Keep Sydney Open
(Discussion, 12 May 2016, Legislative Assembly, NSW Parliament)
I welcome the many people with us in the gallery today who are here to listen to this discussion, and I thank them for their strong advocacy in getting this petition to 10,000 signatures. I thank them all for the way in which they engaged with politicians and the community to raise awareness of the impacts created as a result of the lockout laws. I will start where the member for Maroubra finished by saying that of course we are dealing with legislation that was rushed through this Parliament and that was imposed in my electorate without any consultation. Indeed we do know that it has had impacts.
I welcome the fact that the Government is now taking an evidence-based approach to the review, and I thank the member for Drummoyne for his very measured contribution to this debate. I thank the Government for the way in which it is engaging with the sector to improve these laws. I thank the member for Newtown for her strong commitment to improving these laws and Sydney's night-life. More than 10,000 people signed this petition, about the same number attended the Keep Sydney Open rally in February, and constituents continue to express to me how Sydney's night-life is suffering as a result of the lockout laws.
The Live Music Office reports that live performance venues in the lockout zone have lost 40 per cent in revenue from gigs, and these venues have decreased spending on live performance by 15 per cent. There are fewer places to go, with live music venues like the Flinders, the Backroom, FBI Social, Spectrum and Q Bar having closed; and I understand that the 1.30 a.m. lockout now acts as a closing time. Sydney is an attractive place to live and visit partly because of its arts and culture scenes, which are heavily supported by the night-time economy. If bands and artists cannot get gigs, they will move elsewhere. If the night-time economy becomes mediocre, fewer people will move here or visit.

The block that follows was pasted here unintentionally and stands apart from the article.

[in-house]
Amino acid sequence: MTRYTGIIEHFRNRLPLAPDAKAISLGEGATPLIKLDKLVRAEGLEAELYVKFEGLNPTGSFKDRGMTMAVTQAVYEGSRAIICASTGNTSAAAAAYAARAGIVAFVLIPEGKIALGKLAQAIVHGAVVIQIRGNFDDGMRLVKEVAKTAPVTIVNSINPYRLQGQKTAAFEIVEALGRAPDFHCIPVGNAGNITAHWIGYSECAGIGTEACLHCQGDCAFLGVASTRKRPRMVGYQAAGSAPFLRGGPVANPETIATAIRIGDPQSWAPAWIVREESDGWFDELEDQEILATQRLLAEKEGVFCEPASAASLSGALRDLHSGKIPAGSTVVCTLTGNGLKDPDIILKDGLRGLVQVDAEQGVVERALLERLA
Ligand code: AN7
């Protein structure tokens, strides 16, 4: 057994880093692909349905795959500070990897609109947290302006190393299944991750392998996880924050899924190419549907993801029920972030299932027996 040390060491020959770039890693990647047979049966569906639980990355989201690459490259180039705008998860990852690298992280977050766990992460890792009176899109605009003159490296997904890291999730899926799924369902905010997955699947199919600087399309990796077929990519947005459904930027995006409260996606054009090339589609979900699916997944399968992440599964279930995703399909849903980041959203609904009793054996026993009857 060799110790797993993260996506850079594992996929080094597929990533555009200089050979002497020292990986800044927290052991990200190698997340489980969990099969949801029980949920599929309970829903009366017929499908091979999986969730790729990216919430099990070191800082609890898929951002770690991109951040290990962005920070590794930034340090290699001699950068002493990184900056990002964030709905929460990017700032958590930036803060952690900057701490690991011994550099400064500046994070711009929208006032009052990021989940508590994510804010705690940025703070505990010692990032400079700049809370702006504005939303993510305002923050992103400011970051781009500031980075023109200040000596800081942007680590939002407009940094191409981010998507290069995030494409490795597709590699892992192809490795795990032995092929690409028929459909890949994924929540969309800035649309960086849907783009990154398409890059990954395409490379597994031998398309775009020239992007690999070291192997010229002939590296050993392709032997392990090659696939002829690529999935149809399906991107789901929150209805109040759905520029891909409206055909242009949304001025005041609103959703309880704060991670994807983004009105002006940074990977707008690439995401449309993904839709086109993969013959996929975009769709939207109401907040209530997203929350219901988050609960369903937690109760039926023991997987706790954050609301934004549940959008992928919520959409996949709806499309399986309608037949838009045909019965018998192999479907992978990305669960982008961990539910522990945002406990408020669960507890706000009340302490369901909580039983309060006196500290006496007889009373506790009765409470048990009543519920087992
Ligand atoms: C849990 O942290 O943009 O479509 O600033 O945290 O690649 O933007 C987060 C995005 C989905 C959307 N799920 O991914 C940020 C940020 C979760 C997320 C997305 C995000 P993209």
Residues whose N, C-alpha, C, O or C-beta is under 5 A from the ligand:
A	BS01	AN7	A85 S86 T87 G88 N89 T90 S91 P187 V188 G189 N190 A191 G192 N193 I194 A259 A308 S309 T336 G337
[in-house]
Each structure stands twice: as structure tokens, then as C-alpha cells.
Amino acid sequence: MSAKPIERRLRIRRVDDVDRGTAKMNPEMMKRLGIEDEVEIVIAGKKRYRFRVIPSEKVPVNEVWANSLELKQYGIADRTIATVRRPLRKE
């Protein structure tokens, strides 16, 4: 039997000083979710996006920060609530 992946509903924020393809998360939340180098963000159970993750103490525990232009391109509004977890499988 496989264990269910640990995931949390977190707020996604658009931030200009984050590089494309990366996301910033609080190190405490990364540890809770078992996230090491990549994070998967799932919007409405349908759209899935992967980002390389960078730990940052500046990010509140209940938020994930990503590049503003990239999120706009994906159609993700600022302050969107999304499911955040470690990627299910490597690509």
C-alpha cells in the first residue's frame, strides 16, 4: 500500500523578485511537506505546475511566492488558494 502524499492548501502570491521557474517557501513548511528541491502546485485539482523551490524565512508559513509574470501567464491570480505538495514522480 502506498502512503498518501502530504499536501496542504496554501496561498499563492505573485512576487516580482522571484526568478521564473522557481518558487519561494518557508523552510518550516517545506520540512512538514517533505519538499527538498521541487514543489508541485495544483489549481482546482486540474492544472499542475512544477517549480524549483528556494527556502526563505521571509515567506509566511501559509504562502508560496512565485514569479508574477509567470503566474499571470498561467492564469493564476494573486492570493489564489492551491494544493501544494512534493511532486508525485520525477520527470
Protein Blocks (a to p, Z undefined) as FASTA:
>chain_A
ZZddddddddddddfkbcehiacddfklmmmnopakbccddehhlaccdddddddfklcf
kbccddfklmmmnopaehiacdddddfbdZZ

I acknowledge that there have been public safety benefits from the restrictions, with a drop in hospitalisations and assaults, and believe that we can improve the laws in a way to maintain these benefits while allowing night-life to flourish. A number of restrictions apply in the inner city, including the 1.30 a.m. lockout, the 3.00 a.m. cessation of service, a freeze on new liquor licences, temporary and long-term banning orders, identification [ID] scanners in Kings Cross, the three strikes policy, responsible service of alcohol [RSA] marshal requirements, risk-based licensing and drink limits. Many studies have shown that blanket lockouts do little to curb violence and that earlier closing times reduce assaults. Interestingly, the 1.30 a.m. lockout is reported to be doing the most damage to Sydney's night-life.
Venues that promote a rich social fabric for our city that do not contribute to violence and antisocial behaviour should not be subject to the same restrictions as those with a history of violence and poor management. A more sophisticated approach to dealing with outlet density than the liquor freeze is needed, which in the environment of lockouts has prevented much-needed diversity. Instead we need saturation zones to enable new and different venues to open while preventing hotspots from emerging. Licensing should be renewable to encourage good management. I have long supported laws to reduce violence and antisocial behaviour associated with late-night trading. However I opposed the lockouts because I was concerned that they went too far. It has now been more than two years and it is clear that the laws need improvement to ensure that Sydney has a safe, civilised, diverse and vibrant night life scene. I support the petition and commit to working towards this goal.
You can read the FULL discussion HERE